int postid = (int)e.Command.Parameters["@postid"].Value;

    What is the equivalent of that for a basic CRUD page such as the one in this tutoria? https://docs.microsoft.com/en-us/aspnet/core/data/ef-rp/crud?view=aspnetcore-3.1

    Here is an example of what you were referring to when you mentioned creating a new object manually (http://technotipstutorial.blogspot.com/2016/11/part-13-insert-data-into-multiple-table.html). That works fine if you are building a MVC controller from scratch, but not with an auto-generated CRUD Razor Page. The relevant part of its code is as follows:

    Employee emp = new Employee();
                    emp.Address = model.Address;
                    emp.Name = model.Name;
                    emp.DepartmentId = model.DepartmentId;
    
                    db.Employees.Add(emp);
                    db.SaveChanges();
    
                    int latestEmpId = emp.EmployeeId;

    That method does not work for me because creating the new object is handled by the CRUD page automatically without me having to add any code. You can replicate this by creating an ASP.Net Core 3.1 web application, scaffolding your db, right clicking on the Pages folder in Visual Studio, selecting Add new Razor Page, selecting Razor Pages using Entity Framework (CRUD), and selecting the primary table you want to work with. Then Visual Studio will generate the CRUD page for you automatically. That works great if you are only creating a record for one table, but to add data to a second table you need the primary key from that first table if a relationship exists between the two. Since I have no clue how exactly Microsoft does everything with a CRUD page since apparently there are things going on in addition to just what the code on the pages show, I need to know how to get the primary key from a CRUD page like that and that method cannot involve manually creating the new object for the main table because that is already done by Microsoft automatically.

    Tuesday, October 27, 2020 6:23 AM
  • User-821857111 posted

    If you are getting a null reference exception, it is because of something else in your code. The PostId will never be null because it is an int. Use the debugger to step through your code in the OnPostAsync method to see what's actually going on.

    Tuesday, October 27, 2020 7:13 AM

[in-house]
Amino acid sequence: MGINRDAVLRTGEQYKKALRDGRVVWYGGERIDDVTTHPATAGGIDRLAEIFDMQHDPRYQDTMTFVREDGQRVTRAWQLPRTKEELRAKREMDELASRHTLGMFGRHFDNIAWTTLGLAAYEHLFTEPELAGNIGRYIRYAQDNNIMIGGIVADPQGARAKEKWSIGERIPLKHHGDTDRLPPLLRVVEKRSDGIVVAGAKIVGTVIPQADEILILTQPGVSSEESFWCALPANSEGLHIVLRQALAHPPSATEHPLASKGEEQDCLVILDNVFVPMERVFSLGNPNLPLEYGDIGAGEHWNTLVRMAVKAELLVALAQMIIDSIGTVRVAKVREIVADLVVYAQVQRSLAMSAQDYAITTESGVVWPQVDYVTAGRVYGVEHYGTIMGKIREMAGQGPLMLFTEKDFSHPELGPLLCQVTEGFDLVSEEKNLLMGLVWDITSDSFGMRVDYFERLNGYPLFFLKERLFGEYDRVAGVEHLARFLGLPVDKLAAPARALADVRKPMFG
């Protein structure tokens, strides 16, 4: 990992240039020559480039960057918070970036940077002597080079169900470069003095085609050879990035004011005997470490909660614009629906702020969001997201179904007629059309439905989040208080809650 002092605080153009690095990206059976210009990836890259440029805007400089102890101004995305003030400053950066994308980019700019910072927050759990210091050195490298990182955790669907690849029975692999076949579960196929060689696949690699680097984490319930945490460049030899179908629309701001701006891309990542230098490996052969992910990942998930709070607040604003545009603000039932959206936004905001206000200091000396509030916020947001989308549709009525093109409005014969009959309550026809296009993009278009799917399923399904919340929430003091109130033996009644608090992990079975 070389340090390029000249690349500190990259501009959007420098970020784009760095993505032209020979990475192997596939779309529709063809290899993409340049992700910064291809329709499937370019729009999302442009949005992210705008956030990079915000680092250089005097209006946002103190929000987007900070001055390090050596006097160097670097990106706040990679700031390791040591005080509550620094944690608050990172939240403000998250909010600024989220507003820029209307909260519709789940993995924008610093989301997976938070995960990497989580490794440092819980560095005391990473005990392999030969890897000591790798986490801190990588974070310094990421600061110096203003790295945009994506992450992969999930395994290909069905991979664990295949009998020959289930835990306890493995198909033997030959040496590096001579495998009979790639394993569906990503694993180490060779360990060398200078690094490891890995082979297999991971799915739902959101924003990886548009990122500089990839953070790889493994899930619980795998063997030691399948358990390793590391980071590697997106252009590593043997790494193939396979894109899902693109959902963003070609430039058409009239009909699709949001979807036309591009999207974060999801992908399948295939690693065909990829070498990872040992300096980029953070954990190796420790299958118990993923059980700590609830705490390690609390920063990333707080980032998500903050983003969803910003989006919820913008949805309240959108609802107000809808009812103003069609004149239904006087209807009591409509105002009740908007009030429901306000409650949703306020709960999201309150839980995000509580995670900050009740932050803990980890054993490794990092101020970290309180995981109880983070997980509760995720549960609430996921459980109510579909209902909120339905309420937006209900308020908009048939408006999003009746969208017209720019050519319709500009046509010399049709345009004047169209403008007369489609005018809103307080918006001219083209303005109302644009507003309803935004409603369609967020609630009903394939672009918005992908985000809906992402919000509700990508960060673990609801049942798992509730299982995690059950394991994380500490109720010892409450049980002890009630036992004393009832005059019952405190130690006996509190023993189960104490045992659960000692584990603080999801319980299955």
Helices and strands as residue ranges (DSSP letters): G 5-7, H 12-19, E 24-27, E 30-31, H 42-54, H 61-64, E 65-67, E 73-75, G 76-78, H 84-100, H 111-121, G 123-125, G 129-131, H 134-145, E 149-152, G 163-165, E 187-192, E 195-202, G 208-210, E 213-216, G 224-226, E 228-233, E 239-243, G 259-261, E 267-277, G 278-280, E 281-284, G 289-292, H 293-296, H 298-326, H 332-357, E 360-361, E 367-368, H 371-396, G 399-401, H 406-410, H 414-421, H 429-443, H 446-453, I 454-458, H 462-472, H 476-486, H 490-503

• User-939035612 posted

    I tried the debugger and there were no build errors. Just some warnings. The only error comes up when I try to use the postid derived from the scoped identity for the first time. It says:

    System.NullReferenceException
      HResult=0x80004003
      Message=Object reference not set to an instance of an object.
      Source=PostAlmostAnything
      StackTrace:
       at PostAlmostAnything.Pages.post.IndexModel.<OnPostAsync>d__48.MoveNext() in C:\...\Pages\post\Index.cshtml.cs:line 178

    That really is nothing to go on since it just confirms that postid is null but without saying why. Then I checked the database and a new record was created and that record has a Postid. None of this explains why I can't get that post id by typing Post.Postid after adding data to Posts.

    The details include:

    Name Value Type
    $exception {"Object reference not set to an instance of an object."} System.NullReferenceException
    ▶ Data {System.Collections.ListDictionaryInternal} System.Collections.IDictionary {System.Collections.ListDictionaryInternal}
    HResult -2147467261 int
    HelpLink null string
    ▶ InnerException null System.Exception
    Message "Object reference not set to an instance of an object." string
    Source "PostAlmostAnything" string
    StackTrace " at PostAlmostAnything.Pages.post.IndexModel.<OnPostAsync>d__48.MoveNext() in C:\\Users\\sulli\\source\\repos\\PostAlmostAnything\\PostAlmostAnything\\Pages\\post\\Index.cshtml.cs:line 178" string
    ▶ TargetSite {Void MoveNext()} System.Reflection.MethodBase {System.Reflection.RuntimeMethodInfo}
    ▶ Static members
    ▶ Non-Public members
    Tuesday, October 27, 2020 7:39 AM
  • User-821857111 posted

    What is on line 178 of Index.cshtml.cs?

    Tuesday, October 27, 2020 7:56 AM
  • User-939035612 posted

    line 178 is just

    Community.Post = postid;

    It comes right before 

    _context.Community.Add(Community);